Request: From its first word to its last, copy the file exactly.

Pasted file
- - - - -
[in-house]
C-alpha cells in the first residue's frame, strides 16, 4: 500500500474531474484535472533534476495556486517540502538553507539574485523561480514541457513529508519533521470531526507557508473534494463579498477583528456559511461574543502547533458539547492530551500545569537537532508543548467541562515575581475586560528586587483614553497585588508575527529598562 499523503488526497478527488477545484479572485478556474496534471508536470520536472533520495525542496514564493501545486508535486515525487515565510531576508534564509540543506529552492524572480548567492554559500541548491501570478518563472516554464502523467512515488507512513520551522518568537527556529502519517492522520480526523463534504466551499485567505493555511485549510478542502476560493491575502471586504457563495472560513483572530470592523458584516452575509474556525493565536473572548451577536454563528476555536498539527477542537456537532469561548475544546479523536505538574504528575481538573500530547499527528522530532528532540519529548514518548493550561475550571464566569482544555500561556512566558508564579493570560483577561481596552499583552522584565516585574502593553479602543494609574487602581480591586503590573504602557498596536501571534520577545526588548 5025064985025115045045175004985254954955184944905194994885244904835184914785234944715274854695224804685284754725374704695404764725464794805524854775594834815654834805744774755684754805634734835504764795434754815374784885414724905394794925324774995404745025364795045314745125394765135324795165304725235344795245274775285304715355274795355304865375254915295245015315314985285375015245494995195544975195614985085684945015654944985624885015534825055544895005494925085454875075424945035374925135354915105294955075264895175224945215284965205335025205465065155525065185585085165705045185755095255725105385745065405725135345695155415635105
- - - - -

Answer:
[in-house]
C-alpha cells in the first residue's frame, strides 16, 4: 500500500474531474484535472533534476495556486517540502538553507539574485523561480514541457513529508519533521470531526507557508473534494463579498477583528456559511461574543502547533458539547492530551500545569537537532508543548467541562515575581475586560528586587483614553497585588508575527529598562 499523503488526497478527488477545484479572485478556474496534471508536470520536472533520495525542496514564493501545486508535486515525487515565510531576508534564509540543506529552492524572480548567492554559500541548491501570478518563472516554464502523467512515488507512513520551522518568537527556529502519517492522520480526523463534504466551499485567505493555511485549510478542502476560493491575502471586504457563495472560513483572530470592523458584516452575509474556525493565536473572548451577536454563528476555536498539527477542537456537532469561548475544546479523536505538574504528575481538573500530547499527528522530532528532540519529548514518548493550561475550571464566569482544555500561556512566558508564579493570560483577561481596552499583552522584565516585574502593553479602543494609574487602581480591586503590573504602557498596536501571534520577545526588548 5025064985025115045045175004985254954955184944905194994885244904835184914785234944715274854695224804685284754725374704695404764725464794805524854775594834815654834805744774755684754805634734835504764795434754815374784885414724905394794925324774995404745025364795045314745125394765135324795165304725235344795245274775285304715355274795355304865375254915295245015315314985285375015245494995195544975195614985085684945015654944985624885015534825055544895005494925085454875075424945035374925135354915105294955075264895175224945215284965205335025205465065155525065185585085165705045185755095255725105385745065405725135345695155415635105